It is wiser to find out than to suppose.

Perpetual memorial scholarships, M - Z

Frank J. Mangano

Frank J. Mangano was born and reared in Newell, West Virginia and was known throughout the Ohio River Valley for his many accomplishments. He was a highly-respected businessman and philanthropist. His interests were varied and included the arts, education, athletics and family. The Frank Mangano Foundation, which he established in 1988, continues to this day to provide financial support for educational, religious and other charitable purposes.

Frank died in June 1994, leaving behind his wife Maggie and children Christina and Antonio. Shortly thereafter, the track and field area at East Liverpool High School was named for him.

Following Frank's death, half of the unused assets from one of his charitable organizations, the Area Community Center, were presented to the Tri-State Area Tuition Mission Foundation (formerly the Tri-State Area Citizens' Scholarship Foundation) in recognition of Frank's longstanding interest in education. The scholarships this funded are designated to graduates of Beaver Local, East Liverpool, Oak Glen and Wellsville high schools.  

Marker Family

Joni, Brent, Gary and John Marker were siblings and all graduates of East Liverpool High School in the 1970's and 1980's. All died too young. This scholarship was funded in their memories by generous friends of theirs.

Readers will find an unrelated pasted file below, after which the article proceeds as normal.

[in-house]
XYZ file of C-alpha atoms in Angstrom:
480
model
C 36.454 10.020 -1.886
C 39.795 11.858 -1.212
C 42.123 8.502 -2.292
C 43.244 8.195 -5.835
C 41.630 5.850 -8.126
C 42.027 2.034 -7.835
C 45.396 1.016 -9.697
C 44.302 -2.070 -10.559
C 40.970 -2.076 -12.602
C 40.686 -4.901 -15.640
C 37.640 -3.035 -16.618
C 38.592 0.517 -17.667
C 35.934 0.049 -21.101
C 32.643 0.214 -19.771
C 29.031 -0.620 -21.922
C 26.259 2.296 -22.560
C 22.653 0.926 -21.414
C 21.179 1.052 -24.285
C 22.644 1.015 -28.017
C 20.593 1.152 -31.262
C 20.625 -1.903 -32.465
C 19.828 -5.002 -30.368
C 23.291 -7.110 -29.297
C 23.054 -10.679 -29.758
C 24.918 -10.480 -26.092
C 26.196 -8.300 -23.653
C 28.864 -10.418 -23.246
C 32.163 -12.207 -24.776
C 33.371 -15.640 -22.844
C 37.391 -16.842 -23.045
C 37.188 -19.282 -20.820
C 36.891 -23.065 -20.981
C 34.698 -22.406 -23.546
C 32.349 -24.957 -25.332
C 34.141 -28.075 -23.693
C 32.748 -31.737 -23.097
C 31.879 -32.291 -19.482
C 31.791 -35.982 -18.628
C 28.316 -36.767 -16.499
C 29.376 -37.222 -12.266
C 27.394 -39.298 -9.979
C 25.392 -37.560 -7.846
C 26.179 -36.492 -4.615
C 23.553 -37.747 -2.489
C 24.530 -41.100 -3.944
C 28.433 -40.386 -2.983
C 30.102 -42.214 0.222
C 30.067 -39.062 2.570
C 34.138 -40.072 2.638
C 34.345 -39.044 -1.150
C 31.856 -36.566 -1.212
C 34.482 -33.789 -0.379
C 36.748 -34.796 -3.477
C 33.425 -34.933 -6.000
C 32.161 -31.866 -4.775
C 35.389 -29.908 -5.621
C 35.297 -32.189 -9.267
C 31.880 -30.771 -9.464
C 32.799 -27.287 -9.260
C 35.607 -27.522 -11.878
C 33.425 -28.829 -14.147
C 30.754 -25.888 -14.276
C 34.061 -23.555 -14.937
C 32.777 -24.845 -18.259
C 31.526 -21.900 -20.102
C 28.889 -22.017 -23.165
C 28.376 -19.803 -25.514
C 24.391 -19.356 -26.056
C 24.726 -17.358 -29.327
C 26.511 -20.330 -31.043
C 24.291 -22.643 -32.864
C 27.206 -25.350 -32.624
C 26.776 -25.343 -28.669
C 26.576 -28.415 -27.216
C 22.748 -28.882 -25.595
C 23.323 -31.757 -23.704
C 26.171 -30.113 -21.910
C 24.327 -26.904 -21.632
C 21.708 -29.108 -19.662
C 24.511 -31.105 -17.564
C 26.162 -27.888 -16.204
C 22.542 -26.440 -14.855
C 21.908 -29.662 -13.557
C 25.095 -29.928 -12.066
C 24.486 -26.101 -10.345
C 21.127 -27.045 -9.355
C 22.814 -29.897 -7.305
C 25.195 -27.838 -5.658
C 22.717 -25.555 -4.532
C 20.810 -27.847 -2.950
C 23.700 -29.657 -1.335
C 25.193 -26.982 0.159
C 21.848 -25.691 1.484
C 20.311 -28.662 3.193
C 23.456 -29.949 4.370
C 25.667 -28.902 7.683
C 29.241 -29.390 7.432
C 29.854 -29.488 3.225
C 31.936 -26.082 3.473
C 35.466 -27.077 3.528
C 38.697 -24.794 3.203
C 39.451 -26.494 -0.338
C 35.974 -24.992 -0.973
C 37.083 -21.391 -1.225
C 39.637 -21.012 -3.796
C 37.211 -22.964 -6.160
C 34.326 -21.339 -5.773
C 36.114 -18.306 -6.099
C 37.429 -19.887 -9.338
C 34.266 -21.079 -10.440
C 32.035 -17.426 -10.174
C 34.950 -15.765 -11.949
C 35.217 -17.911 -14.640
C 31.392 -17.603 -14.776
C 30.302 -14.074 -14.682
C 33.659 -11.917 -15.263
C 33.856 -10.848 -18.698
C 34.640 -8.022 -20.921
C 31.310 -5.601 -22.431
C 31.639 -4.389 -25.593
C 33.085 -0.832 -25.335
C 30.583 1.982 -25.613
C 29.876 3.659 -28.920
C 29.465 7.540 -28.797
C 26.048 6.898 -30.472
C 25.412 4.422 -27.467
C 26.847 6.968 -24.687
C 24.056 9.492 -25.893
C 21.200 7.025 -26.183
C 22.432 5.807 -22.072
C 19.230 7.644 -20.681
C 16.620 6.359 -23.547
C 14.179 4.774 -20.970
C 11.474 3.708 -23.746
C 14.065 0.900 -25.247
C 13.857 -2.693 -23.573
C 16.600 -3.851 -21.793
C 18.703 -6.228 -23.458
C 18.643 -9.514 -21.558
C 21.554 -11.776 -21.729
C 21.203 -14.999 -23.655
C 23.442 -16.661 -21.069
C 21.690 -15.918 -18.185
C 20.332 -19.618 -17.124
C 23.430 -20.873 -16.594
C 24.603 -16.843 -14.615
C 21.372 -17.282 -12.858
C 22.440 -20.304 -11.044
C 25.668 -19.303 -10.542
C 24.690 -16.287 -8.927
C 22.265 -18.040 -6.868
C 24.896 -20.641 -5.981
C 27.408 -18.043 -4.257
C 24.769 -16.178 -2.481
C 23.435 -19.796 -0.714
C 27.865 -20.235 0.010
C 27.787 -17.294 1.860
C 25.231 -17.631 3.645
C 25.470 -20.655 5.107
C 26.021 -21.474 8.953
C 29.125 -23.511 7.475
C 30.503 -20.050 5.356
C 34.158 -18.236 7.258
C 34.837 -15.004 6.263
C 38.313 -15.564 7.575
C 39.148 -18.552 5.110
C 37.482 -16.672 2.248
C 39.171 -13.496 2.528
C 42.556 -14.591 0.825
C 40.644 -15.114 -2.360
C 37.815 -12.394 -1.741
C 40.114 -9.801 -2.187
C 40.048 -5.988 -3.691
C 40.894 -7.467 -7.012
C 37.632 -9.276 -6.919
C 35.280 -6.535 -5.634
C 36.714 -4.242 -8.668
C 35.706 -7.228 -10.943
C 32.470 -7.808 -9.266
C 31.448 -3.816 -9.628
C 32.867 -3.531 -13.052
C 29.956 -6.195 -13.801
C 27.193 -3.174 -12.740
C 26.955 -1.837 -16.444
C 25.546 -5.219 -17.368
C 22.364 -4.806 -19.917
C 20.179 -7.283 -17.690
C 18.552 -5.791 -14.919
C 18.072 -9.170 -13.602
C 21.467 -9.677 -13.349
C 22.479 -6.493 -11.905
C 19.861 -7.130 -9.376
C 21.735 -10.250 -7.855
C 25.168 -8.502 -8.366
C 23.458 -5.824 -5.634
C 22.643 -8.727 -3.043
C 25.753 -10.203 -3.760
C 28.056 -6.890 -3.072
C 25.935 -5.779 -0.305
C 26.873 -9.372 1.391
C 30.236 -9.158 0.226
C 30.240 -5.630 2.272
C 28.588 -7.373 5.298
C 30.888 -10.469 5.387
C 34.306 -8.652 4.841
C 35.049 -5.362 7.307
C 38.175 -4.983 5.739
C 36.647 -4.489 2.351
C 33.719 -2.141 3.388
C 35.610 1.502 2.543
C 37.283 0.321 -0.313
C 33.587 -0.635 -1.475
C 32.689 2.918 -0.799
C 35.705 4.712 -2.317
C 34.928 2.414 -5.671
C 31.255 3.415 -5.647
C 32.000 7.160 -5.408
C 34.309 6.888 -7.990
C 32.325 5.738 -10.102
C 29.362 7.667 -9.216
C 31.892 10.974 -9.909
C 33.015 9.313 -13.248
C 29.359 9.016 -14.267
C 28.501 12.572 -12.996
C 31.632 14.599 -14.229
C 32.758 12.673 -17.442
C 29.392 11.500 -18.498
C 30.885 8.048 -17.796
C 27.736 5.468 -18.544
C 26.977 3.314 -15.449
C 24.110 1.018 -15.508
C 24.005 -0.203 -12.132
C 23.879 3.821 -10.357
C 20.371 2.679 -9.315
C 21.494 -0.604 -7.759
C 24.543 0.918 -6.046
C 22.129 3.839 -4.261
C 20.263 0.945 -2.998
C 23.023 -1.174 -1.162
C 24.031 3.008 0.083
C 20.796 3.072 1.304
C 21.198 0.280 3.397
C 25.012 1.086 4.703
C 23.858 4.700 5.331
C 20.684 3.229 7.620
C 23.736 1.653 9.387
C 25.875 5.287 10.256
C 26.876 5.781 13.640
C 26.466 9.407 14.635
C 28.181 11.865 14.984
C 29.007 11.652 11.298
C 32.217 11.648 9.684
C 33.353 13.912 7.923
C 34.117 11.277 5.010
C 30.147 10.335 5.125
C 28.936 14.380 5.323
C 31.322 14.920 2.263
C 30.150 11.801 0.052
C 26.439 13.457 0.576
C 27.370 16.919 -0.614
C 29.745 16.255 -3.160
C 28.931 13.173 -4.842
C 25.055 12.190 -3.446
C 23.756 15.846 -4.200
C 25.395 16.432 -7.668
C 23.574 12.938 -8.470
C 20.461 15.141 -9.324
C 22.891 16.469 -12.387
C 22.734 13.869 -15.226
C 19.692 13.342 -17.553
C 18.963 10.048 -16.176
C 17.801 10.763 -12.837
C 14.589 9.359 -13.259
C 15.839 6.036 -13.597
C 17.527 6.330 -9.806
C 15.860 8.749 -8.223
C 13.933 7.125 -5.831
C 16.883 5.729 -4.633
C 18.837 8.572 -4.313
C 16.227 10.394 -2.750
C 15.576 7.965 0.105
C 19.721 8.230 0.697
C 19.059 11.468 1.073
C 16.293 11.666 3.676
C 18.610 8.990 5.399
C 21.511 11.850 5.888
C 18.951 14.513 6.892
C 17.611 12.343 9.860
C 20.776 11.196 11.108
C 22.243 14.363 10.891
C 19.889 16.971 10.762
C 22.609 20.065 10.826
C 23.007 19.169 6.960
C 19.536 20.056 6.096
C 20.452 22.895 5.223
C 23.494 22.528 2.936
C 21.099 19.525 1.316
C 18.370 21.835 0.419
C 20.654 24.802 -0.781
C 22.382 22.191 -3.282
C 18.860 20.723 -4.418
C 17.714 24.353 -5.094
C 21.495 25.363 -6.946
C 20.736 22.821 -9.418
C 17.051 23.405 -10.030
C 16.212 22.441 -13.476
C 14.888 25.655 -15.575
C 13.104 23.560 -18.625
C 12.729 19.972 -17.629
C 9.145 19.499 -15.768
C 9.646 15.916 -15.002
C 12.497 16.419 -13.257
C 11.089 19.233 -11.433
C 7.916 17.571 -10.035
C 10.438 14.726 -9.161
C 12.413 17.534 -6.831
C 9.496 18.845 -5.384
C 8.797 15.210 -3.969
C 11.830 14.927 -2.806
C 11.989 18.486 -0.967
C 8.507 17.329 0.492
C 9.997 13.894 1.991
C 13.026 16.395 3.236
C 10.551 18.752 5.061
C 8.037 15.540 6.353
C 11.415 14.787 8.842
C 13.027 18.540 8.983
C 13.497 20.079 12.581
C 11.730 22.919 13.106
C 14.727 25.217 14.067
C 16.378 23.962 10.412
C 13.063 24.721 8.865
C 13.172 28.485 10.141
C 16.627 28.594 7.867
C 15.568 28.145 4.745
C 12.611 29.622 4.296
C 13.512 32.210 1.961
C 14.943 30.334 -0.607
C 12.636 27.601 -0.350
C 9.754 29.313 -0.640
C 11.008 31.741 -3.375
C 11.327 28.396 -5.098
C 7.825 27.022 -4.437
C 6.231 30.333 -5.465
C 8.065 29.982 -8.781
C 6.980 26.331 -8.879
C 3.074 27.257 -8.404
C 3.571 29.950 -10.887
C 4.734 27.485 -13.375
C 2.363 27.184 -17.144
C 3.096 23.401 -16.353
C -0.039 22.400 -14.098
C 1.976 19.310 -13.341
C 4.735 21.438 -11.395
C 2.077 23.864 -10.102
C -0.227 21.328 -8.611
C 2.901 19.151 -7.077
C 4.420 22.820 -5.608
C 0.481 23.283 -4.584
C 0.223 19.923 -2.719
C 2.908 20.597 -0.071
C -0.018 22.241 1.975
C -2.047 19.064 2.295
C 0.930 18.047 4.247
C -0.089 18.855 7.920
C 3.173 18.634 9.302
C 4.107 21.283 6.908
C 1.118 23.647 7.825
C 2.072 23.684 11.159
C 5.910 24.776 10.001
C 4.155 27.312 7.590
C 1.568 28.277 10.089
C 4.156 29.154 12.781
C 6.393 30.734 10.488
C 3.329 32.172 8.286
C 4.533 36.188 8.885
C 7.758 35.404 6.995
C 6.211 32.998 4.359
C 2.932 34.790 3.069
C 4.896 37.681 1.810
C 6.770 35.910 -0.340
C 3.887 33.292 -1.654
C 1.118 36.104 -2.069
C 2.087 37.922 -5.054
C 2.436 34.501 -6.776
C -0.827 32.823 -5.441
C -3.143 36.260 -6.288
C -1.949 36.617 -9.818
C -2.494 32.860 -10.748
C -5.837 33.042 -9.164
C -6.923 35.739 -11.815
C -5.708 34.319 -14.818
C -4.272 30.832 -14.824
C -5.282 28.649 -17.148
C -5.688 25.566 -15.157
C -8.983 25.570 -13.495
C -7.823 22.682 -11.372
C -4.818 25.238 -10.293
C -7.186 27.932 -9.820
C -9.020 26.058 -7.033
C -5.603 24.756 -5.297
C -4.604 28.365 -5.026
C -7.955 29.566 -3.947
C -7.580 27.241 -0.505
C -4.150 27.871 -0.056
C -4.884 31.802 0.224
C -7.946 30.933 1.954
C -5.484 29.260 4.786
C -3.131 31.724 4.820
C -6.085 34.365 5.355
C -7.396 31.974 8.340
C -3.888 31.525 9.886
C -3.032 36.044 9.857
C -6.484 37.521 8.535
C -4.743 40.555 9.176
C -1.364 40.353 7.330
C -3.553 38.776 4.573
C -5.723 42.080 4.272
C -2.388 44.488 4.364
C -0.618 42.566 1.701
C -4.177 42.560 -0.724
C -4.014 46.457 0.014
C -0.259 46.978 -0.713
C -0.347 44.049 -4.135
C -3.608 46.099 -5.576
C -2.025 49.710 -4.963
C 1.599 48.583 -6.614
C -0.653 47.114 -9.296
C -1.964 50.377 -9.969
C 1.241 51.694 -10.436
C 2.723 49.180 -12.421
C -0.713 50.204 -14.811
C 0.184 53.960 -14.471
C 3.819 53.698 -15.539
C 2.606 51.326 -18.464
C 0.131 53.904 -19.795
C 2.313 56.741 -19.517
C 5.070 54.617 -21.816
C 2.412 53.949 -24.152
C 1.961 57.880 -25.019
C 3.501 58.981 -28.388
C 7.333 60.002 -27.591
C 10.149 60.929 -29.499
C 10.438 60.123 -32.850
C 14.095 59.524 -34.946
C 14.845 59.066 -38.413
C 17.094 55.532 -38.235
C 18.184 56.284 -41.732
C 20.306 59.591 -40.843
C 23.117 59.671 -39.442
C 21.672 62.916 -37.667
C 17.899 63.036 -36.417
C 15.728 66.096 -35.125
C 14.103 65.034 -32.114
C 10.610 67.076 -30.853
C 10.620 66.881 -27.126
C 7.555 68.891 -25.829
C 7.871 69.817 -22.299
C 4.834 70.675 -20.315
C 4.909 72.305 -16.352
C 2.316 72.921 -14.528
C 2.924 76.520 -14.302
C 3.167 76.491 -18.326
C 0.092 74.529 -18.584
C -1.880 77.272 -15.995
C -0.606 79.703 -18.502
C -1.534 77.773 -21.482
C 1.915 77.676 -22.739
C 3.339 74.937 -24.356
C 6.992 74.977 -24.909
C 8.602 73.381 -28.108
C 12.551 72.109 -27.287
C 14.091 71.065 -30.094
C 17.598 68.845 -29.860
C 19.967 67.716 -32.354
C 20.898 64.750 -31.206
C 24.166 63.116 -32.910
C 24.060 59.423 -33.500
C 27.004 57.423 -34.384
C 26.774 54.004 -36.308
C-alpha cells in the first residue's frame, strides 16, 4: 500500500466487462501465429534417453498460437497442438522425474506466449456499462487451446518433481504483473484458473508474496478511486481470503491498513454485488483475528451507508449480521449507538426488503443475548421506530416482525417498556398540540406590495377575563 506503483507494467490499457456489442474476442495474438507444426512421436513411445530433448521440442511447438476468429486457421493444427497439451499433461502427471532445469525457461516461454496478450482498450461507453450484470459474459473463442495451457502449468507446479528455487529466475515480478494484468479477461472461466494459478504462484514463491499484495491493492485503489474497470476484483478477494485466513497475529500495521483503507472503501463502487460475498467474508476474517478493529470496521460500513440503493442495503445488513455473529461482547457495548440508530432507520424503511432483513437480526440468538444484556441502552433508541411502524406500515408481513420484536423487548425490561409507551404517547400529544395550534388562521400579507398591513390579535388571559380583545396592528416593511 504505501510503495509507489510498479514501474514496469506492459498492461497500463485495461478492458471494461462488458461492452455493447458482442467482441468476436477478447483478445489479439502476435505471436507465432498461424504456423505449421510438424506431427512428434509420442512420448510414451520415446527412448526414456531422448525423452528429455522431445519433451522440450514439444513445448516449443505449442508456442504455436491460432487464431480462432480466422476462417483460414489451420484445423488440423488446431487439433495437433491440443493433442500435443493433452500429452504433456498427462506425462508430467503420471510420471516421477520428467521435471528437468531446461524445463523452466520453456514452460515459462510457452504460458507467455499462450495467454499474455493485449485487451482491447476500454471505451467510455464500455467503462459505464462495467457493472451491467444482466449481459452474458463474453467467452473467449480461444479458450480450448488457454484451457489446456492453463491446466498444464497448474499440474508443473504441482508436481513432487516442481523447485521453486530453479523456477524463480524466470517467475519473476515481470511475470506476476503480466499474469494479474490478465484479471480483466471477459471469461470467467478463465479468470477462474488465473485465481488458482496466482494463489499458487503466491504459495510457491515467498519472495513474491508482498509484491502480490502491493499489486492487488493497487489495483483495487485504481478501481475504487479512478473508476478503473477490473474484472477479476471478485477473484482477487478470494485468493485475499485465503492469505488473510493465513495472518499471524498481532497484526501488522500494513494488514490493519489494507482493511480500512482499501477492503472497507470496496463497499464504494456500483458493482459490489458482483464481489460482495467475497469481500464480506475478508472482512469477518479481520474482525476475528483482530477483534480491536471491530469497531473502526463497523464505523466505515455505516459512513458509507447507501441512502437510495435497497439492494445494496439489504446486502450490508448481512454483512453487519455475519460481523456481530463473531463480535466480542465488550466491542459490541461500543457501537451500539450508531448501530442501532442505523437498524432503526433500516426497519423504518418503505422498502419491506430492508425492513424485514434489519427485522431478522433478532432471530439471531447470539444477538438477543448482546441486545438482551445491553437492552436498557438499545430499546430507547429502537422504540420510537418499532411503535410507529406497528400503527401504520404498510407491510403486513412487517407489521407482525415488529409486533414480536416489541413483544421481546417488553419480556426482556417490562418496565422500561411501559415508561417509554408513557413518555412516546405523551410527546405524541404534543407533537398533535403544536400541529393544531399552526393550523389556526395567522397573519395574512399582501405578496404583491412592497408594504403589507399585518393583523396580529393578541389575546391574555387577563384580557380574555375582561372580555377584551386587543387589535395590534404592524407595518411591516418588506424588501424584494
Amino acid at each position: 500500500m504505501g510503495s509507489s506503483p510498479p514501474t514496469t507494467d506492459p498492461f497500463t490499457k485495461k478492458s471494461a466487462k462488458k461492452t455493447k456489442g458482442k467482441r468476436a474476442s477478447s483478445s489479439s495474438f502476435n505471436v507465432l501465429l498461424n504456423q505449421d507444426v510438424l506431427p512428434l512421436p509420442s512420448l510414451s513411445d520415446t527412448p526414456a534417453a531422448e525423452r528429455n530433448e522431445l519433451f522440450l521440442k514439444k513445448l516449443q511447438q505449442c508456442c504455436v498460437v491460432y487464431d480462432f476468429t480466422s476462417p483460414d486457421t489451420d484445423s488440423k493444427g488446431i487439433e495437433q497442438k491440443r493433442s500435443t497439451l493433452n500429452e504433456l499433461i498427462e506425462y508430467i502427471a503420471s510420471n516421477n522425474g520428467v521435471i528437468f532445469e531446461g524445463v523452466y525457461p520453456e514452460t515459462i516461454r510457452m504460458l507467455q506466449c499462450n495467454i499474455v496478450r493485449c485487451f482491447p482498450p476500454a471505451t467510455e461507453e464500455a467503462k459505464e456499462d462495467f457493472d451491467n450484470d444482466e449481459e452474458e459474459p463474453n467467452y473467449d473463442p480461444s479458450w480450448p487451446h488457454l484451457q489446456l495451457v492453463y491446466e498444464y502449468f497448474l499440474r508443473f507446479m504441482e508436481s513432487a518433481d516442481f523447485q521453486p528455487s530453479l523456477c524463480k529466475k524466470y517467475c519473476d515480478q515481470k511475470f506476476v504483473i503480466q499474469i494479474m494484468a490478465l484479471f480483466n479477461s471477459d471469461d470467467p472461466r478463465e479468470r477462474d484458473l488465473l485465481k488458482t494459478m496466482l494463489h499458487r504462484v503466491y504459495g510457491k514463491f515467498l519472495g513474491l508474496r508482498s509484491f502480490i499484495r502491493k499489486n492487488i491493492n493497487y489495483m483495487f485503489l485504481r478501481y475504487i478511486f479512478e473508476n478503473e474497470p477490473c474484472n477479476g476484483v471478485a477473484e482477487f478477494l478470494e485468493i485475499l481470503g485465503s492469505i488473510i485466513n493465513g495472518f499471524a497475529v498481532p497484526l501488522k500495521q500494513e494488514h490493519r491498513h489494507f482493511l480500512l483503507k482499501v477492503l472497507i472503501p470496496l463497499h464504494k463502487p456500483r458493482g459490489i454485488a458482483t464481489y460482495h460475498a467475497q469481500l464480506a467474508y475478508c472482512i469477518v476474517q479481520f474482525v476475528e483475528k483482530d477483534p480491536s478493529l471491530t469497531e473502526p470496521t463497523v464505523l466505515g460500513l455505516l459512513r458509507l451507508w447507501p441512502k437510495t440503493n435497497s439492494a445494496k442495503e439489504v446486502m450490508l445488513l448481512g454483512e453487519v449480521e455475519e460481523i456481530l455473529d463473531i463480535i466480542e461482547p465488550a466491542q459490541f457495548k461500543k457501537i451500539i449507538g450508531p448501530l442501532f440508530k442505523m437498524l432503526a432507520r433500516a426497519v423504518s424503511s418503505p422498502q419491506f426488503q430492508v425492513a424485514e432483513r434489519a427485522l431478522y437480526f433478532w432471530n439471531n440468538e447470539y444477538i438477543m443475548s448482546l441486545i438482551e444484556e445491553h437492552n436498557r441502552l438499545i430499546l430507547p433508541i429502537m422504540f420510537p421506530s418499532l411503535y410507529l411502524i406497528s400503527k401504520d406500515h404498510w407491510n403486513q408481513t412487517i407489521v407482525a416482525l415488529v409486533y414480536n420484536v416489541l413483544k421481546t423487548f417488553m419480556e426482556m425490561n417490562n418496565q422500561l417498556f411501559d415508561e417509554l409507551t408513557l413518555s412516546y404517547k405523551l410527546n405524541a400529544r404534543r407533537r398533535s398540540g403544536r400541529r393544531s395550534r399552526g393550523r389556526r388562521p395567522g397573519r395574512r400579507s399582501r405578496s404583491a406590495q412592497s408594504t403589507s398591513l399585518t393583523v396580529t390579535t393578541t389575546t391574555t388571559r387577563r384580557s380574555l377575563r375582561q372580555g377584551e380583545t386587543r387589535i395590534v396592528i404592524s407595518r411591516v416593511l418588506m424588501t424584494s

David T. Mason

David T. Mason was born in East Liverpool, Ohio on January 6th, 1951, a son of Marjorie Franklin Mason and Ronald K. Mason. 

David was a member of St. Stephen’s Episcopal Church, where he served as an acolyte. He graduated from Beaver Local High School in 1969, serving as class president his junior and senior years and as a member of the basketball team. An avid bowler, David won many awards in area tournaments, including competing as a member of the Friendly Lanes’ 1984 Ohio State Championship team. He was also a member of the Elks Golfing League.Other memberships included BPOE Lodge #258; Sons of the American Legion #374; Moose Lodge #122; East Liverpool Riddle Lodge #315 F & AM Wellsville Eagles; and social membership at Post #66 of the VFW.

A volunteer and supporter of the East Liverpool Area YMCA (now the Ohio Valley YMCA), David was a past board member and recognized as a Pop Warner Fellow for his contributions. David believed that East Liverpool’s future success depended upon its youth. He also believed that the YMCA helped children to develop their own interests and gain confidence in life.

An area resident all his life, David served as president of Mason Color Works, Inc. from 1993 until his untimely death on July 26th, 2000 at the age of 49.

David felt that the people of our community should value and support the East Liverpool branch of Kent State University, believing that the greatest gift we can give children is an education. This memorial scholarship honors David and his goal of creating a better future for the children of our area.

Lucile Mayberry

Lucile Loose was born in 1895 to Nathaniel and Lillian Loose on a farm near Tiffin, Ohio. After school, she served ten years as a secretary in the office of the Seneca County civil engineer. Lucile then spent three years at the nursing school of the Kirksville, Missouri School of Osteopathy.  She earned her registered nurse certification in Ohio. Lucile subsequently moved to Toledo, Ohio under the Toledo Nursing Registry.